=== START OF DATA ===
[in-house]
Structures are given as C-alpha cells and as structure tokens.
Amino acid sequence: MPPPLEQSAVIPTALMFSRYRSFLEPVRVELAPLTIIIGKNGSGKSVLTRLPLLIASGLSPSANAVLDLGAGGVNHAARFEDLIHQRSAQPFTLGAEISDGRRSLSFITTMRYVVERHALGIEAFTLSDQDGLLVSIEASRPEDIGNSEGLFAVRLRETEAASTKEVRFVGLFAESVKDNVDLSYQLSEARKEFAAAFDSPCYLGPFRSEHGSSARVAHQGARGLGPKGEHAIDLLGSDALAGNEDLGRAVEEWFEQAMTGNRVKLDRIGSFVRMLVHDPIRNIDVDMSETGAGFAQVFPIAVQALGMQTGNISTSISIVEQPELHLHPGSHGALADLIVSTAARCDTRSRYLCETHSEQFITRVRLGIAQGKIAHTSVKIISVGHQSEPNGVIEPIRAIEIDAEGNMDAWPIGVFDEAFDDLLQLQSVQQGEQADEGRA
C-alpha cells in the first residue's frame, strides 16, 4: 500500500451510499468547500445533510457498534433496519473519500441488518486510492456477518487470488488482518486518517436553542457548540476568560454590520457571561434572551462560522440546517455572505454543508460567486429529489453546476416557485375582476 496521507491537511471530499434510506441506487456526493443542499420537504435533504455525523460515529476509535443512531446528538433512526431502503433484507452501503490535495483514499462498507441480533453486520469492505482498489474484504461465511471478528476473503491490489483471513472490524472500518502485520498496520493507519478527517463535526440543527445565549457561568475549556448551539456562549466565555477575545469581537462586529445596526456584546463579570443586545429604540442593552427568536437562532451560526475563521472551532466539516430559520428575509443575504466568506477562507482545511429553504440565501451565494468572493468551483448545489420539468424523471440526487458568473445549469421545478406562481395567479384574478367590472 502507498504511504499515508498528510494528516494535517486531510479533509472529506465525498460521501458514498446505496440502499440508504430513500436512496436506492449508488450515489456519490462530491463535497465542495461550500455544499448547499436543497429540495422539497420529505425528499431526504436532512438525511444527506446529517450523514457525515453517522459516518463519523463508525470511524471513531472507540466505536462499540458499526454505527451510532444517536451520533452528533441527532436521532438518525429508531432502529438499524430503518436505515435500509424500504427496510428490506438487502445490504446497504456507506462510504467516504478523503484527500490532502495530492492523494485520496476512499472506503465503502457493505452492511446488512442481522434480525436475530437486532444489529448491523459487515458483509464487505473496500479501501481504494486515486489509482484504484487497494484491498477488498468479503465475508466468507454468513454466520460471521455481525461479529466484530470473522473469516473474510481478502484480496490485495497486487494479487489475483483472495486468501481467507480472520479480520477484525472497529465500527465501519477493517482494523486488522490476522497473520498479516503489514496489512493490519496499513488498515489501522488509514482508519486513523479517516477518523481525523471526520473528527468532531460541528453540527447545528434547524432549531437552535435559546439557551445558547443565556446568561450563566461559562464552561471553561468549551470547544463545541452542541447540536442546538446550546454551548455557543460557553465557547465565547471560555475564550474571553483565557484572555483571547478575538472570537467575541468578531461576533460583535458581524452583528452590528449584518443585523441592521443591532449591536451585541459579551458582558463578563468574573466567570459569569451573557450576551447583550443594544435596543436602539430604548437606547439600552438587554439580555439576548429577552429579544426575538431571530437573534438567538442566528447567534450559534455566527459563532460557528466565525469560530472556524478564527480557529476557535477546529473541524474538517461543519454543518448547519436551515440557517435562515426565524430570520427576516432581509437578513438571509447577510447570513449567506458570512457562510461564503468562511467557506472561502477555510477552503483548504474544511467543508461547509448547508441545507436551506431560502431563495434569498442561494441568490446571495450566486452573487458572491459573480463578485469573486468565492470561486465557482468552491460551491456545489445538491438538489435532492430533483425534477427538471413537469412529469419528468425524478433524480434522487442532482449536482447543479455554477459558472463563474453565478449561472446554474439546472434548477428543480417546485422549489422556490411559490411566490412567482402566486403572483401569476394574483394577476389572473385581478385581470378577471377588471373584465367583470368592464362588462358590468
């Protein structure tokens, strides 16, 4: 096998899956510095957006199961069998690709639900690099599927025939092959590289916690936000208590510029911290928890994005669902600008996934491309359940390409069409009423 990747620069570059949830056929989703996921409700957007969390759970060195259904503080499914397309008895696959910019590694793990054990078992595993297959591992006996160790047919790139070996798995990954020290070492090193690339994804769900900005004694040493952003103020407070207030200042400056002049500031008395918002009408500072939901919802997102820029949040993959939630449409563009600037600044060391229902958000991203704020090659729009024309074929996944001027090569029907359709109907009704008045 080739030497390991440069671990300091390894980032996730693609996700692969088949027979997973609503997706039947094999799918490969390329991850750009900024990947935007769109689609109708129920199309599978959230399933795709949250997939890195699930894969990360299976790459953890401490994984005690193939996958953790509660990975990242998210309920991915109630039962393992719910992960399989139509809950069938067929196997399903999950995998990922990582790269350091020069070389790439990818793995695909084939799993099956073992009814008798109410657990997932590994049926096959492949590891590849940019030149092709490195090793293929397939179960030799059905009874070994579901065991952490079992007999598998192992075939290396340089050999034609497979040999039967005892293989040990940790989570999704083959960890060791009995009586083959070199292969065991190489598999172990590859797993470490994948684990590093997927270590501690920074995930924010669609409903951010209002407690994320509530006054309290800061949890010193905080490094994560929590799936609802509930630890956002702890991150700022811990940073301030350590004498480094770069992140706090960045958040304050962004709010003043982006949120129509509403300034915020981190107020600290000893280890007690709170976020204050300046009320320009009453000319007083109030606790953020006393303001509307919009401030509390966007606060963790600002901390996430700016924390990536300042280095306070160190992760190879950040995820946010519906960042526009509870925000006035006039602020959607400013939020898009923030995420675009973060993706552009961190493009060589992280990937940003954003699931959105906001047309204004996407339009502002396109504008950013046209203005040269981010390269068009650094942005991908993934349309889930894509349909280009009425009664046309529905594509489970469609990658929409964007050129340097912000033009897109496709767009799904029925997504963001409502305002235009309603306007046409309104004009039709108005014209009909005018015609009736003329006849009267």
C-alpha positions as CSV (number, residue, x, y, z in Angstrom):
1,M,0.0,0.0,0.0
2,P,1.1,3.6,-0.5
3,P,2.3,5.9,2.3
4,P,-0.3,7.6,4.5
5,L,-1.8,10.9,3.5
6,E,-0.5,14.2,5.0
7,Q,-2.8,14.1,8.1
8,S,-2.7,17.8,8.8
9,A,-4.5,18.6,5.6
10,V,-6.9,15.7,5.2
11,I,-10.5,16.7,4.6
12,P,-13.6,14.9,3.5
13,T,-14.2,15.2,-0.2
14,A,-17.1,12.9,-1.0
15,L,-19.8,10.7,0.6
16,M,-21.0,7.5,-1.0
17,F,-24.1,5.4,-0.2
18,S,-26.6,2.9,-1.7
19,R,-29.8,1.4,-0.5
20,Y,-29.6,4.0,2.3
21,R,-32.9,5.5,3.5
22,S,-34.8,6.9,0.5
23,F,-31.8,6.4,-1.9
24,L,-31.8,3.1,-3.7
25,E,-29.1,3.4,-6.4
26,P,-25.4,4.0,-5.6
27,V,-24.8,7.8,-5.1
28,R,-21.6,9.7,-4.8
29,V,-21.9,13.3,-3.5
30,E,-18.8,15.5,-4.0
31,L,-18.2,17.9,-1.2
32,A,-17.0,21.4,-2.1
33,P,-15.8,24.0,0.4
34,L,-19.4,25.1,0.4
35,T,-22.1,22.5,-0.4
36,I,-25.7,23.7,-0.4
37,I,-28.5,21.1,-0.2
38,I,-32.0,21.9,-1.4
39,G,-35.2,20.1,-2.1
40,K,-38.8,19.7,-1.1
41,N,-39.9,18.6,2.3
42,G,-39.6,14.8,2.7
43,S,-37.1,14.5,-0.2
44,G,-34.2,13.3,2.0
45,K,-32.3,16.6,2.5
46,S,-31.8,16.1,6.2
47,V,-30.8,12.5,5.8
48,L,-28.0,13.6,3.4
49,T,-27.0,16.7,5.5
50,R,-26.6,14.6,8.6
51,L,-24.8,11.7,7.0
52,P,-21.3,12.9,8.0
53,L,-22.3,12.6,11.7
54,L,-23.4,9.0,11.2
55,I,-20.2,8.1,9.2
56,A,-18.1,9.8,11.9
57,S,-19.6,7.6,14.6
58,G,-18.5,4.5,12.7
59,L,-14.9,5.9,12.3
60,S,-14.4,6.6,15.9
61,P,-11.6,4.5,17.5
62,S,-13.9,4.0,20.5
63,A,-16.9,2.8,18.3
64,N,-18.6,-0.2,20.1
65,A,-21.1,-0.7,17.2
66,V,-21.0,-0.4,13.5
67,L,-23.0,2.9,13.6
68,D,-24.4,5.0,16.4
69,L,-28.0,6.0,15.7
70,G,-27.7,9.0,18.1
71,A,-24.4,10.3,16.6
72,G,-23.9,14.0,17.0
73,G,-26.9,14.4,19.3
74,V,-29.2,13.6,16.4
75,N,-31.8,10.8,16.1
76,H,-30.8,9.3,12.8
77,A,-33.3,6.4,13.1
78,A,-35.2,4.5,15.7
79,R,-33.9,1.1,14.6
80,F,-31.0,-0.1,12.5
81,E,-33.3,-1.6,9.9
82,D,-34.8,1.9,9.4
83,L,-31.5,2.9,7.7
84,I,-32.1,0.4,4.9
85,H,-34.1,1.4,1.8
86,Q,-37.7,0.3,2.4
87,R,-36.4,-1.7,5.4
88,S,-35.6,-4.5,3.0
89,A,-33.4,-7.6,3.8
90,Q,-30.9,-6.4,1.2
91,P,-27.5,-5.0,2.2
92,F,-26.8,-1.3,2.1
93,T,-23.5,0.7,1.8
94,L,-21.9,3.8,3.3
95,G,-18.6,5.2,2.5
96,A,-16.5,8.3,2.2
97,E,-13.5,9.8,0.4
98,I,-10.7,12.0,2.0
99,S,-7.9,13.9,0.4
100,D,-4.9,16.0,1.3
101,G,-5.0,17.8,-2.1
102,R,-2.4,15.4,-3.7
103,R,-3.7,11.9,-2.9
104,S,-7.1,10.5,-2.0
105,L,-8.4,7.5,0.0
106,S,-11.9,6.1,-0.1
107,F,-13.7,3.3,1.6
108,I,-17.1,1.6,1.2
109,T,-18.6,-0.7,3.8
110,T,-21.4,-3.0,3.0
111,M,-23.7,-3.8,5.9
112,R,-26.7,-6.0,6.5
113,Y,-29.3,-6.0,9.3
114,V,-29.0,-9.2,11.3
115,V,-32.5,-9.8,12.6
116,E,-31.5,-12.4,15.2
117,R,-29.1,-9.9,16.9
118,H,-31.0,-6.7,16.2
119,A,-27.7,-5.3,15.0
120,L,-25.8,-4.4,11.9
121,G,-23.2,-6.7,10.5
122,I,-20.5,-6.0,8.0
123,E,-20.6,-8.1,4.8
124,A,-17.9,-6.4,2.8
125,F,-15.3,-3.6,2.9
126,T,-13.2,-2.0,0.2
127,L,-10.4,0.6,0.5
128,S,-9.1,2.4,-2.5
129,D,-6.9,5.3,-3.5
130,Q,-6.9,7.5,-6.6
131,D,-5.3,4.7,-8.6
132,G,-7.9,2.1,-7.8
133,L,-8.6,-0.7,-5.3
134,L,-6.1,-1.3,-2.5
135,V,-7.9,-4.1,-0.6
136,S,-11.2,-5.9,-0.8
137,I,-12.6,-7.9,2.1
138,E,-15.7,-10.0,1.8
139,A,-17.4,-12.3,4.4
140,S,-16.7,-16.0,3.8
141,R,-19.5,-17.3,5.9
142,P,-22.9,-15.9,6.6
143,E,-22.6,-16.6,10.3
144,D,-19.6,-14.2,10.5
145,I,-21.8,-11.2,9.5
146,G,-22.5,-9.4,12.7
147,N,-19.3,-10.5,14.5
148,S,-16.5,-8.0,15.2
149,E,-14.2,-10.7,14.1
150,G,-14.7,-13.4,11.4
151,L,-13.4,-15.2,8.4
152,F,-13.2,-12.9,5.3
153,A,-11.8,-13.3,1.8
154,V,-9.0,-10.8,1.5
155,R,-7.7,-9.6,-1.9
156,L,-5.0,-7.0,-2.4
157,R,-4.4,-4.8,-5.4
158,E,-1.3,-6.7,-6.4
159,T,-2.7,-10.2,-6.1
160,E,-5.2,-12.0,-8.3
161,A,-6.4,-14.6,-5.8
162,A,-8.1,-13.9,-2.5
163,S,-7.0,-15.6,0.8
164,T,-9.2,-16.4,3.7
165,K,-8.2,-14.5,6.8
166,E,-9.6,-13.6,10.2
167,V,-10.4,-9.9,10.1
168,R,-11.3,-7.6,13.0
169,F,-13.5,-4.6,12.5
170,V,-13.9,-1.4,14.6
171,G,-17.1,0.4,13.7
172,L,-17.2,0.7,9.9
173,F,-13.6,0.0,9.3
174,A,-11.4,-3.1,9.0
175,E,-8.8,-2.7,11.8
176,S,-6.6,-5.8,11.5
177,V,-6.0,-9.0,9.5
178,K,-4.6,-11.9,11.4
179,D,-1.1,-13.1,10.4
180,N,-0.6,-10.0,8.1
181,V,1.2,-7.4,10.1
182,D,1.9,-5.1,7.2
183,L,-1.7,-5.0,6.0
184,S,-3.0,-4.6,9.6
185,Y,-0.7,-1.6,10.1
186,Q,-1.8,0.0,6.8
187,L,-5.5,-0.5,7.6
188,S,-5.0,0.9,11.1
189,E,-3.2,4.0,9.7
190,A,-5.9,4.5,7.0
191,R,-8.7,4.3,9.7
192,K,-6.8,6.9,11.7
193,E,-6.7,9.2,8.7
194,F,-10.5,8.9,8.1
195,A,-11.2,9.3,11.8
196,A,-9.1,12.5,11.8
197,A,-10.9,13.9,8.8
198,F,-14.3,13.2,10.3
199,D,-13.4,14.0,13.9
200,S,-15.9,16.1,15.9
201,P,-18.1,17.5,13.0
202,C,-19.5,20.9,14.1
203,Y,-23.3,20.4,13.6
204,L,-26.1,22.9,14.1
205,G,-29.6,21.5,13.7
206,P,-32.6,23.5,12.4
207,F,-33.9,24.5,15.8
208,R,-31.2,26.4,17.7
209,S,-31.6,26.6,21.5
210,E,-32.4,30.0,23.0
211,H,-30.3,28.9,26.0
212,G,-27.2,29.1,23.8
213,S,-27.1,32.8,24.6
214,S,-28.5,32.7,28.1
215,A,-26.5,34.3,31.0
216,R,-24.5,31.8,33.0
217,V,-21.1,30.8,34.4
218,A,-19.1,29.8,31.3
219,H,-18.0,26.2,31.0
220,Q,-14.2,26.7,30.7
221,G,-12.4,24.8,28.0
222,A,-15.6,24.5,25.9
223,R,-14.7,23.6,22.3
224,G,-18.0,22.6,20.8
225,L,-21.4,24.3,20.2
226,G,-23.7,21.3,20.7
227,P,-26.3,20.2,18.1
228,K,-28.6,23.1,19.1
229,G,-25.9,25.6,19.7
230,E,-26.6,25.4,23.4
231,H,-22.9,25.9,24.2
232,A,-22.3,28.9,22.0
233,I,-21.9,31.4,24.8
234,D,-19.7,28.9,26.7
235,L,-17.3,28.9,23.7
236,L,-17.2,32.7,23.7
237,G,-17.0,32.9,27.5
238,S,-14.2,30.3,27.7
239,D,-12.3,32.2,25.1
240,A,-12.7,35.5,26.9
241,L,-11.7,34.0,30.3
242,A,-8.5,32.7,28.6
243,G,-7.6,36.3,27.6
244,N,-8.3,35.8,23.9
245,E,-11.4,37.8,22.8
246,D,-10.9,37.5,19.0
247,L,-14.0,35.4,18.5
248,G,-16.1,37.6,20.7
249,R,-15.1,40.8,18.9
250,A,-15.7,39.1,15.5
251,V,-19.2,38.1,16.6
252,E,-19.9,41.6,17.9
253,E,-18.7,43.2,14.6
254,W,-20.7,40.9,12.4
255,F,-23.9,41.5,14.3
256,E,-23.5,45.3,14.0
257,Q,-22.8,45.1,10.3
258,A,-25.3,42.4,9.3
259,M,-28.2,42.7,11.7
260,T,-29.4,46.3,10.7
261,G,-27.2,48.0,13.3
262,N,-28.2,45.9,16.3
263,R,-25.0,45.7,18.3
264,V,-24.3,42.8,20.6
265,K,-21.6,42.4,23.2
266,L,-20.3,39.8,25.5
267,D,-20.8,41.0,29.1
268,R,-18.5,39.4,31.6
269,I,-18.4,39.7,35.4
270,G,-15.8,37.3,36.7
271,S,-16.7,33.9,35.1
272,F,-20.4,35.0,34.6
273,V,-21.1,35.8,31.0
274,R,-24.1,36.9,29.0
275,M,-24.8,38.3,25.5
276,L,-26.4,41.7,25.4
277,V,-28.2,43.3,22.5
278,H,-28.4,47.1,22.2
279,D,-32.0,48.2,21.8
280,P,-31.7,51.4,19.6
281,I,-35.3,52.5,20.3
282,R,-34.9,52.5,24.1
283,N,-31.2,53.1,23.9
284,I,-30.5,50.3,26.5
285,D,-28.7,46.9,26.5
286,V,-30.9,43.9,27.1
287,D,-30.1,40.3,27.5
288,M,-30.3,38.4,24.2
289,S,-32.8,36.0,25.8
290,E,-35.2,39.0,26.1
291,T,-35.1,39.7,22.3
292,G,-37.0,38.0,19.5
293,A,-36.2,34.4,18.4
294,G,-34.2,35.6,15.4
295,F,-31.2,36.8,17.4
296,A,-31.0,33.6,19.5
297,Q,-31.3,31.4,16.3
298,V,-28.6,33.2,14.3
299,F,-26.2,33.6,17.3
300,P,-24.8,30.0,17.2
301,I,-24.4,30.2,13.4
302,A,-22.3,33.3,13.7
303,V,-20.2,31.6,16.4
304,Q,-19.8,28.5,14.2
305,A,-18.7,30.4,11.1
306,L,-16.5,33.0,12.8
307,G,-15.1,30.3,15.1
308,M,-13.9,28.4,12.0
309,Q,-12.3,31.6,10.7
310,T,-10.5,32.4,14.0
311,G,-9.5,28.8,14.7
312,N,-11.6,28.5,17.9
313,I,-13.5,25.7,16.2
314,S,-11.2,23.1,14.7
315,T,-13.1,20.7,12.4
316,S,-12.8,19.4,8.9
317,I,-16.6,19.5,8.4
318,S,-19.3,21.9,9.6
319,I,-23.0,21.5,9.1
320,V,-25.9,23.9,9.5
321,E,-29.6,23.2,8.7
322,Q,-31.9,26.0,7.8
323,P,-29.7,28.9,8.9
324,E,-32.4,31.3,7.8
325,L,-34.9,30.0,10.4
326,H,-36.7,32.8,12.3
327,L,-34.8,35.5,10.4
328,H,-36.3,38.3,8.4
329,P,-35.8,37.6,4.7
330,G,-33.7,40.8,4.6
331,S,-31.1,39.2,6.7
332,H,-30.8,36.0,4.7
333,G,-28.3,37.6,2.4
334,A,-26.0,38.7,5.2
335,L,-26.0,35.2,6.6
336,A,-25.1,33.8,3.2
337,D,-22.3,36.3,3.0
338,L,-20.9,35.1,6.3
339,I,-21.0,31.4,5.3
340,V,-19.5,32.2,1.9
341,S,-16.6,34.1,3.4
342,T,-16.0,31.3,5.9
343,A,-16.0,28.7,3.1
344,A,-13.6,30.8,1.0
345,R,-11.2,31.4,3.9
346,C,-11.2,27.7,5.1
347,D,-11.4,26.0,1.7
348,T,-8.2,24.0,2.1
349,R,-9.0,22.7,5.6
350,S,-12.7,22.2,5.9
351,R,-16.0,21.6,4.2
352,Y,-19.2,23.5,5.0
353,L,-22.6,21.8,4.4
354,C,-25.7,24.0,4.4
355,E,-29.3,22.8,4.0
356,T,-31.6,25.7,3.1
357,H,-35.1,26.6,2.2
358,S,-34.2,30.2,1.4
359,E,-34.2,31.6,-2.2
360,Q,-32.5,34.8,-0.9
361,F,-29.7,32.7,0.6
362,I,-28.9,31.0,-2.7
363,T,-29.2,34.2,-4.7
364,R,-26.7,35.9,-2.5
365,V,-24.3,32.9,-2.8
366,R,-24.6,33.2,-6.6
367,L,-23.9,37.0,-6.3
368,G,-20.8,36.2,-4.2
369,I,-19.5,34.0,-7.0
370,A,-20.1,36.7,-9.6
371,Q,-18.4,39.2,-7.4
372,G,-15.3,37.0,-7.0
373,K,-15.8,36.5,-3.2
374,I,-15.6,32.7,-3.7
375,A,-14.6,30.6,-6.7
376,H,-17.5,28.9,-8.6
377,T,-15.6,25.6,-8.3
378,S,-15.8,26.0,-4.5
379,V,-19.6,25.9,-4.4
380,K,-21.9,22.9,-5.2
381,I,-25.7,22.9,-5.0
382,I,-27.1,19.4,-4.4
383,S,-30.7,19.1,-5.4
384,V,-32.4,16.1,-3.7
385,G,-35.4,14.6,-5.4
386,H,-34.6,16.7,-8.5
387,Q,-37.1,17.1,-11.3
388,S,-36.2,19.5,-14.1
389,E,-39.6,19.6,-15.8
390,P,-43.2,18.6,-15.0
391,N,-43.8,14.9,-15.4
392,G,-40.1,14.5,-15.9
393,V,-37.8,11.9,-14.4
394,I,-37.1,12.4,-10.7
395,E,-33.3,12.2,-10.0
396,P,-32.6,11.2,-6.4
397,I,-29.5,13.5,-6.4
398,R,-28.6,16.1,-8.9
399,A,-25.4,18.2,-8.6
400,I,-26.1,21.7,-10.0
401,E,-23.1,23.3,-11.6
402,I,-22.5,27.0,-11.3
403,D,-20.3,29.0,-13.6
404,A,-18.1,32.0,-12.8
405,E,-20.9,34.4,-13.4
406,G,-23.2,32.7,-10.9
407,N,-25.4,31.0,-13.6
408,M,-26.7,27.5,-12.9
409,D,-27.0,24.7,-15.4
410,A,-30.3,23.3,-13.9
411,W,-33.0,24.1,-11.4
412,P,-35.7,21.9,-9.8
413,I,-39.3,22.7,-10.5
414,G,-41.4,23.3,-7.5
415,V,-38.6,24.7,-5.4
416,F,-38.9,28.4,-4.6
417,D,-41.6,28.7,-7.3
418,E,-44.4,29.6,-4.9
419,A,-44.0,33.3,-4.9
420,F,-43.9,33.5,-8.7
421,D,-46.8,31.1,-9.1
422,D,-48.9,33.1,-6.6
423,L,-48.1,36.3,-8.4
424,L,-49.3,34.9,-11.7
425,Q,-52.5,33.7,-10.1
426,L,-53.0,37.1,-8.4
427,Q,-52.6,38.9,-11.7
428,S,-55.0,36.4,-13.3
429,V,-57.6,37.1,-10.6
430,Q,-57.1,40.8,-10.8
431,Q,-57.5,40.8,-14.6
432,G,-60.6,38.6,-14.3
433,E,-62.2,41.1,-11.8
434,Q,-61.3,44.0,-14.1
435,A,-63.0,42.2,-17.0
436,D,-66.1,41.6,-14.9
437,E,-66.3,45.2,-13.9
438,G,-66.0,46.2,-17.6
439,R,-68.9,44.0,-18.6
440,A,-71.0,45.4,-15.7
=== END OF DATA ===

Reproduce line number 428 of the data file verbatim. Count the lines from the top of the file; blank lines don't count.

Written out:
422,D,-48.9,33.1,-6.6